Over the objections of several Pismo Beach residents, the City Council this week established a process by which developers hoping to annex their projects into the city could acquire enough water to do so.
The new policy allows city staff to assist in the acquisition of water for developers and property owners.
While the policy applies to all interested developers, Tuesday night’s discussion seemed to center on one particular project: a proposal that could eventually add hundreds of homes, hotel rooms and a golf course to about 1,700 acres north of the city along Price Canyon Road.
Developers Rick Loughead and John King wrote a letter to the city in September seeking help in acquiring water from the State Water Project for the annexation.
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“We were told that it would be desirous on behalf of the city that you knew exactly what was happening,” King told the council Tuesday. “We were directed to submit a statement like that.”
City Attorney David Fleishman said private developers in San Luis Obispo County can’t buy state water and own it themselves, but city staff can be involved in its acquisition.
City officials were also careful to note that the developer — not staff — would be the lead negotiator with any agency interested in selling water, and that the developers would pay in advance for any expenses associated with the negotiations and acquiring the water.
Several Pismo Beach residents raised concerns that the policy does not include enough protection for the city, should a developer not be able to pay for the supply.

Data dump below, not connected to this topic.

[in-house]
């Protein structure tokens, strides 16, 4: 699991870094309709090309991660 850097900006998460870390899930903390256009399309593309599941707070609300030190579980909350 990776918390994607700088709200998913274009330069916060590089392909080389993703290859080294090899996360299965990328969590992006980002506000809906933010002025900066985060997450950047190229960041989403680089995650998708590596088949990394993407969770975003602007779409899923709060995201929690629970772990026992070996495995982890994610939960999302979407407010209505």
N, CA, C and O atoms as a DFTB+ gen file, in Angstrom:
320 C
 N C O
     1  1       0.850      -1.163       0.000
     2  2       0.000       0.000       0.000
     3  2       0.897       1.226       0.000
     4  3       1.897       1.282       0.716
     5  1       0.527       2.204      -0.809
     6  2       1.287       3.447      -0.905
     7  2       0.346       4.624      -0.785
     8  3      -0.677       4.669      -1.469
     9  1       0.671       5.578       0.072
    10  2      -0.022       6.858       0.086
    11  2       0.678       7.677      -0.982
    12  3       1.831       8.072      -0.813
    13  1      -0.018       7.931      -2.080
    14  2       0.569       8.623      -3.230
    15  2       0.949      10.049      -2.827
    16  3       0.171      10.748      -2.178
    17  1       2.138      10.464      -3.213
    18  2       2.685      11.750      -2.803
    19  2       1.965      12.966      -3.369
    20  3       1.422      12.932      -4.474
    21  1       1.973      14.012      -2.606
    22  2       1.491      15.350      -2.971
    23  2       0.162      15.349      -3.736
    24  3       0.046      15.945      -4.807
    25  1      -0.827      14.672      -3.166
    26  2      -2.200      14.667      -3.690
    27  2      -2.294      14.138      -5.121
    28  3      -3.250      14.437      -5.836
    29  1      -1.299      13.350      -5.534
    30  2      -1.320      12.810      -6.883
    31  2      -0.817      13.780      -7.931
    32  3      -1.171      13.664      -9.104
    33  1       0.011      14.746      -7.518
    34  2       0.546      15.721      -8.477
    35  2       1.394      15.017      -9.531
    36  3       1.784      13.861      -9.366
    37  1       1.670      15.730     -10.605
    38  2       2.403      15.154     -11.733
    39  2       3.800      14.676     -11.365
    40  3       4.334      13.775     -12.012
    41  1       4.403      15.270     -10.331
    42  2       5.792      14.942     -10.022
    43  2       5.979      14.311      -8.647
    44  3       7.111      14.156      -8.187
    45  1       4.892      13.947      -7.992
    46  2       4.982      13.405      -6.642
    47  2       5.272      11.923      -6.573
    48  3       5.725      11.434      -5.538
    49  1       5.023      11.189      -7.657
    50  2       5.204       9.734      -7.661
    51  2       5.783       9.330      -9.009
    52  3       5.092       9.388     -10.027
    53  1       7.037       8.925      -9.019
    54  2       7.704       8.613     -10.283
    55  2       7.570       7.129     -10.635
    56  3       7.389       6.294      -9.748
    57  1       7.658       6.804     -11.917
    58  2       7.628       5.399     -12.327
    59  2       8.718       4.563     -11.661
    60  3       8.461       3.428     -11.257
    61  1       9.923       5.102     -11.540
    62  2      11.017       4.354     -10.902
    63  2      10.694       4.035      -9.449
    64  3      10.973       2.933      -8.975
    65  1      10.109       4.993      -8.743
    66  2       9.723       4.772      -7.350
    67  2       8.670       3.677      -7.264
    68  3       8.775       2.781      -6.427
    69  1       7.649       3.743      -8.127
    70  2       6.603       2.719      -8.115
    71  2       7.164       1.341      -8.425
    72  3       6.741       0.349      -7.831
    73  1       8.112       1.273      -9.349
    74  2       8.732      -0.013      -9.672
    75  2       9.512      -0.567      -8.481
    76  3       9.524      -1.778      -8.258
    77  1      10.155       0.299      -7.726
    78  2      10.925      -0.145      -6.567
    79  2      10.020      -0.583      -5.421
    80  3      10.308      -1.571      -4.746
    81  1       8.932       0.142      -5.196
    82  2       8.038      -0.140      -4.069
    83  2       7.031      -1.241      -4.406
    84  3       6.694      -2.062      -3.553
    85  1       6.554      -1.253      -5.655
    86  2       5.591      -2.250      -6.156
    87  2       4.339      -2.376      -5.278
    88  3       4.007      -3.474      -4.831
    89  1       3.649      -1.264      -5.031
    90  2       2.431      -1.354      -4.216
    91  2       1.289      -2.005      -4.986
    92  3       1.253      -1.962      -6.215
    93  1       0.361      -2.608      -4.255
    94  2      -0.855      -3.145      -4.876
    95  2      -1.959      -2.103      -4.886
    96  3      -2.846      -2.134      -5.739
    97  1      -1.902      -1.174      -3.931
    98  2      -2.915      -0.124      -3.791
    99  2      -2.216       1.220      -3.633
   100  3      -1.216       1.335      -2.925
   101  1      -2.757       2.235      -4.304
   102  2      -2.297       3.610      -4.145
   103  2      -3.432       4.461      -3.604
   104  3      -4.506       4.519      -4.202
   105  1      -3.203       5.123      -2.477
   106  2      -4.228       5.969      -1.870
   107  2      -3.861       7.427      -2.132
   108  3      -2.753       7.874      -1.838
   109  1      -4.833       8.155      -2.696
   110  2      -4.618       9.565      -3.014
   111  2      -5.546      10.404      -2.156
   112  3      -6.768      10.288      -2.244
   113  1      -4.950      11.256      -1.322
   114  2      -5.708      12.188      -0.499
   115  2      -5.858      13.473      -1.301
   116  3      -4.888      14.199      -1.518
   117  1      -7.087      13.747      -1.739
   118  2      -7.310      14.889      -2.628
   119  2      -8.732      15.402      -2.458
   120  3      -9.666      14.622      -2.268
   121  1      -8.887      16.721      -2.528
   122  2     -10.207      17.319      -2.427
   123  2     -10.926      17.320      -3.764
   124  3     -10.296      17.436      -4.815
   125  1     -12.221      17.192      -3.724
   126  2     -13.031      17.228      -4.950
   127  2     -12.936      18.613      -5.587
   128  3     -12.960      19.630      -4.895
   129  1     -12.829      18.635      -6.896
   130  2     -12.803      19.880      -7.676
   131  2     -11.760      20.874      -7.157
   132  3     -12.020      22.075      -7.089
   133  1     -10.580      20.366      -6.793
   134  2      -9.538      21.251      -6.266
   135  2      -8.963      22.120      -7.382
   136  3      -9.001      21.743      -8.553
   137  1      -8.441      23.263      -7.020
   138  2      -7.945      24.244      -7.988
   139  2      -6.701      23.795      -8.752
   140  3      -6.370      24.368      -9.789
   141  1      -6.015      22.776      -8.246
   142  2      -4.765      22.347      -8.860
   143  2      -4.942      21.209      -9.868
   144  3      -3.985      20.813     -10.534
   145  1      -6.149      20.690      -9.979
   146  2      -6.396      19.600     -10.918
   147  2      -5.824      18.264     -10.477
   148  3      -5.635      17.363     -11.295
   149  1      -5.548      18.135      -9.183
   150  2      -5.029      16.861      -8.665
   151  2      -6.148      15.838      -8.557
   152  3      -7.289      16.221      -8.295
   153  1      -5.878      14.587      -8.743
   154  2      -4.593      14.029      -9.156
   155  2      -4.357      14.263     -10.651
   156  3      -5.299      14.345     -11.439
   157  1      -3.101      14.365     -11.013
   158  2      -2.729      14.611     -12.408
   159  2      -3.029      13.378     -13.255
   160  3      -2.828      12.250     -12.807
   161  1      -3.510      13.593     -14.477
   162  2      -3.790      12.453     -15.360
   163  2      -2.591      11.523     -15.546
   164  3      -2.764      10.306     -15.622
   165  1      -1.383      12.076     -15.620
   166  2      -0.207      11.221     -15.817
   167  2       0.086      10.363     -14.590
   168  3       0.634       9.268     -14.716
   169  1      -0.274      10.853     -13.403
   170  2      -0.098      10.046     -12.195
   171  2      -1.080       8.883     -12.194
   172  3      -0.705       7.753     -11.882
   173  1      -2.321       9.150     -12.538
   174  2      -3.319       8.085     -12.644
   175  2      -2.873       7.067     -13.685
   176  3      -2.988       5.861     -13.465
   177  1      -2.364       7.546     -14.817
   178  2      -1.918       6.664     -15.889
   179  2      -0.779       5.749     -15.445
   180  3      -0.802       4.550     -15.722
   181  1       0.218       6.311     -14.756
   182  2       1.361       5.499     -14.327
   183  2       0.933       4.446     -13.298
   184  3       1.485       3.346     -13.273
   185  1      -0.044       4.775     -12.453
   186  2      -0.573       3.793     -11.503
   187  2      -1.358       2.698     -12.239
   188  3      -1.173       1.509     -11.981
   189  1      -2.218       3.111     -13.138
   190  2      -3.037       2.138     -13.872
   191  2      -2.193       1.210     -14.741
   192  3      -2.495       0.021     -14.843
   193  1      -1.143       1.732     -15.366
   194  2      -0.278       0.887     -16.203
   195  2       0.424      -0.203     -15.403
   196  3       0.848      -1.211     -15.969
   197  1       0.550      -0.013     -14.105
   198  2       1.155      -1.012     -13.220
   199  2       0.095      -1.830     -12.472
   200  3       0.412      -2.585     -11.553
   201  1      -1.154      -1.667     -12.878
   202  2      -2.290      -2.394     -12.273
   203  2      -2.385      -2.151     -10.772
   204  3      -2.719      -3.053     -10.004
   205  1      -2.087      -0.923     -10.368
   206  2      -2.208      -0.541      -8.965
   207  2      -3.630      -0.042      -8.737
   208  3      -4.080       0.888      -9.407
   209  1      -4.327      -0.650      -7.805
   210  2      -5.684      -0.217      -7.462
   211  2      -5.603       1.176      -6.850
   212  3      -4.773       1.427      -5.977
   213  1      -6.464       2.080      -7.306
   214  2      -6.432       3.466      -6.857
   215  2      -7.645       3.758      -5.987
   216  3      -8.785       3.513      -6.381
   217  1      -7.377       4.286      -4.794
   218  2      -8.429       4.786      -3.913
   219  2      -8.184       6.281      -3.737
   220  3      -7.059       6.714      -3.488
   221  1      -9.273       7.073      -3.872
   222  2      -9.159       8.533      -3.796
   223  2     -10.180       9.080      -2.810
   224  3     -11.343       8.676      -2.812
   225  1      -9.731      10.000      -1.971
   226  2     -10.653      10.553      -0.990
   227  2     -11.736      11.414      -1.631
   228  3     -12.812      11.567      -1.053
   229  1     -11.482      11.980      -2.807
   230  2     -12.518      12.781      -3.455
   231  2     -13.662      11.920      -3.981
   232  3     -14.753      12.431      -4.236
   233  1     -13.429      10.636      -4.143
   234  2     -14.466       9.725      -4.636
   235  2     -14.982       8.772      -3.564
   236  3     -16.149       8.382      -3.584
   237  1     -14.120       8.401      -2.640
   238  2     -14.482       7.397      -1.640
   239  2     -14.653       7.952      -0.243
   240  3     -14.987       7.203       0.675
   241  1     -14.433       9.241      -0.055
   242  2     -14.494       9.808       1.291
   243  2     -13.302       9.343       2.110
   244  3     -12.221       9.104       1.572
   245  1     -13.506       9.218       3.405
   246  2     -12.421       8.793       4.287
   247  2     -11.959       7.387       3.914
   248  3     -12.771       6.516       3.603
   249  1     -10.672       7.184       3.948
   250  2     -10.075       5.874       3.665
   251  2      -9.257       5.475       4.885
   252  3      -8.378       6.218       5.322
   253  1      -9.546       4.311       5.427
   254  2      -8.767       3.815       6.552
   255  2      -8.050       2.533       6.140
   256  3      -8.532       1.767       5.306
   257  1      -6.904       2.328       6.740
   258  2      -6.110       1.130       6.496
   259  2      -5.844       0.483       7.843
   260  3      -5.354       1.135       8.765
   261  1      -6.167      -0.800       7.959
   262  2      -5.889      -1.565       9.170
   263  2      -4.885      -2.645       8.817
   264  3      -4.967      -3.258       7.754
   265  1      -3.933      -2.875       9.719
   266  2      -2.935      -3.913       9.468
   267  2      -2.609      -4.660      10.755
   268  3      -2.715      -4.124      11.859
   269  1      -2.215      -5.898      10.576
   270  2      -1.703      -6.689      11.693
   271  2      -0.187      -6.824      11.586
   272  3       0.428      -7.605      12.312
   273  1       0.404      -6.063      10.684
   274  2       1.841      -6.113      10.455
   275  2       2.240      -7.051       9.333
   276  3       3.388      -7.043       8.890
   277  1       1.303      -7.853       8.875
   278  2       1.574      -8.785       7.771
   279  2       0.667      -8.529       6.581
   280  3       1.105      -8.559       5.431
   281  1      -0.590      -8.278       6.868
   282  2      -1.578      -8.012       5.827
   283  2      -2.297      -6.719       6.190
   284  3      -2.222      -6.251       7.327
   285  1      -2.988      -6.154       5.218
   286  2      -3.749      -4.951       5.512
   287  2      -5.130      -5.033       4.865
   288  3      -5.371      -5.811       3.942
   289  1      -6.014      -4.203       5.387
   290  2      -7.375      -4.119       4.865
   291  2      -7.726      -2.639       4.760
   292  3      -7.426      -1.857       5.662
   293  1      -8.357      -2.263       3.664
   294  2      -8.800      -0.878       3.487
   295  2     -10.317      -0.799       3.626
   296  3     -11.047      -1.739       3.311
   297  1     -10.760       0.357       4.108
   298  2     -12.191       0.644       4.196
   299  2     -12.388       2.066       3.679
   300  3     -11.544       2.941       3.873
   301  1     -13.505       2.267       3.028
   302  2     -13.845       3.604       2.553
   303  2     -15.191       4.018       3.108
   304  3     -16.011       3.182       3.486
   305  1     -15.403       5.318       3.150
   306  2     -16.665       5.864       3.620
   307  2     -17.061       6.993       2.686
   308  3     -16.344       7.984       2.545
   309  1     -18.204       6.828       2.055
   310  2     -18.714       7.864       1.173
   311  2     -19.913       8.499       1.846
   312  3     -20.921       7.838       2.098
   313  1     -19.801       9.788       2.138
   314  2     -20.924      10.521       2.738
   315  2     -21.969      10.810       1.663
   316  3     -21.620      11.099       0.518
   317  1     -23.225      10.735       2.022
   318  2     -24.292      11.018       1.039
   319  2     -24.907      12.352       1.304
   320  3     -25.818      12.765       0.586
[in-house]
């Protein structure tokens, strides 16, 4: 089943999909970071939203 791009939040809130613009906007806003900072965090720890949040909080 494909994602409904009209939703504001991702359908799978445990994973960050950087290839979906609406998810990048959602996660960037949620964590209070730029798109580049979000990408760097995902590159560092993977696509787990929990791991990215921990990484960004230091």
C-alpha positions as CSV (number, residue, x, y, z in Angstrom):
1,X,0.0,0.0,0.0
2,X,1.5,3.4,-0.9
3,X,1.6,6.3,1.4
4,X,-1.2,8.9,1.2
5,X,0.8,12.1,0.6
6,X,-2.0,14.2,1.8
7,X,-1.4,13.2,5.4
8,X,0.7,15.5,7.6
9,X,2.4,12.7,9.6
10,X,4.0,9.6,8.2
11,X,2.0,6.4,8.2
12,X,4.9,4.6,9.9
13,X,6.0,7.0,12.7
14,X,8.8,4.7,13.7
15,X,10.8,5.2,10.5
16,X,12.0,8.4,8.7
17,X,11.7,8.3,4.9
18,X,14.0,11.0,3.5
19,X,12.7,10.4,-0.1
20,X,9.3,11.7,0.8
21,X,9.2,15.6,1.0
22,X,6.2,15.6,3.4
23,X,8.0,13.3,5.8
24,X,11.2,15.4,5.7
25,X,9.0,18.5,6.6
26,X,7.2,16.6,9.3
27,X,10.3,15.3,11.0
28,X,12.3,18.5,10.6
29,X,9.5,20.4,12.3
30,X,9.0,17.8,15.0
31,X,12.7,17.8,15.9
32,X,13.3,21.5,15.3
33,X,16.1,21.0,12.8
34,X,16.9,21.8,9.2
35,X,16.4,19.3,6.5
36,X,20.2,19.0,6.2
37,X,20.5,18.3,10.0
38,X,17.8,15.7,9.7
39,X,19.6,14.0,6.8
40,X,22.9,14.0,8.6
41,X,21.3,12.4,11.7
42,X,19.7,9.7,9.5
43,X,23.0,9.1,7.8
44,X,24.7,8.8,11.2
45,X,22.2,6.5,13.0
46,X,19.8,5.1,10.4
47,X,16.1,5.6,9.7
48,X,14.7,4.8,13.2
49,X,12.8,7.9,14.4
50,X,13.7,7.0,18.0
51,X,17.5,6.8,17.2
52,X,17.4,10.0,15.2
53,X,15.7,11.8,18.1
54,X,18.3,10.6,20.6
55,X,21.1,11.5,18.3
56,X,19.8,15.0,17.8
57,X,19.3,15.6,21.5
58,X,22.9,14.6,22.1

“I find it reprehensible that you would be willing to put our city at risk to basically help fund these developers,” Susan Testa said.
When contacted Thursday, Fleishman said the policy simply puts in place a way for the city to recover its costs.
Before any other agreement with a developer was entered into, he said, city staff “is going to make sure it’s bulletproof and the money is all there before signing on the dotted line,” he said. “We would make sure the developer covers all the costs of bringing that water, whatever the source of that water is.”
Marilee Hyman was the sole local to speak in support of the policy on Tuesday, noting that the city is nearly built out and, in order to expand, needs to allow annexations.
“If the city is unwilling to cooperate or help any developer obtain outside water, basically the city is effectively locking itself into a no-growth policy,” she said.
The Price Canyon project would require nearly 600 acre-feet of water annually, and its draft environmental impact report proposes the water come from a combination of sources, including state water, ground water and recycled water.
State water is proposed to make up most of the water supply, with 500 acre-feet. An acre-foot is enough water to serve several single-family homes for a year.
Members of the Local Agency Formation Commission, which would have to approve the project’s annexation into Pismo Beach, reviewed the environmental report in October and later issued sharp comments about its project description.
Executive Director David Church said in a staff report that a supply of state water should be in place prior to annexation to be consistent with the commission’s policy.
“At this point in the process the water supply would not be considered an ‘adequate, reliable or sustainable’ water supply because it is in the very early planning stages,” according to comments the county Local Agency Formation Commission sent to Pismo Beach on Nov. 9. The commission rules on local government boundaries.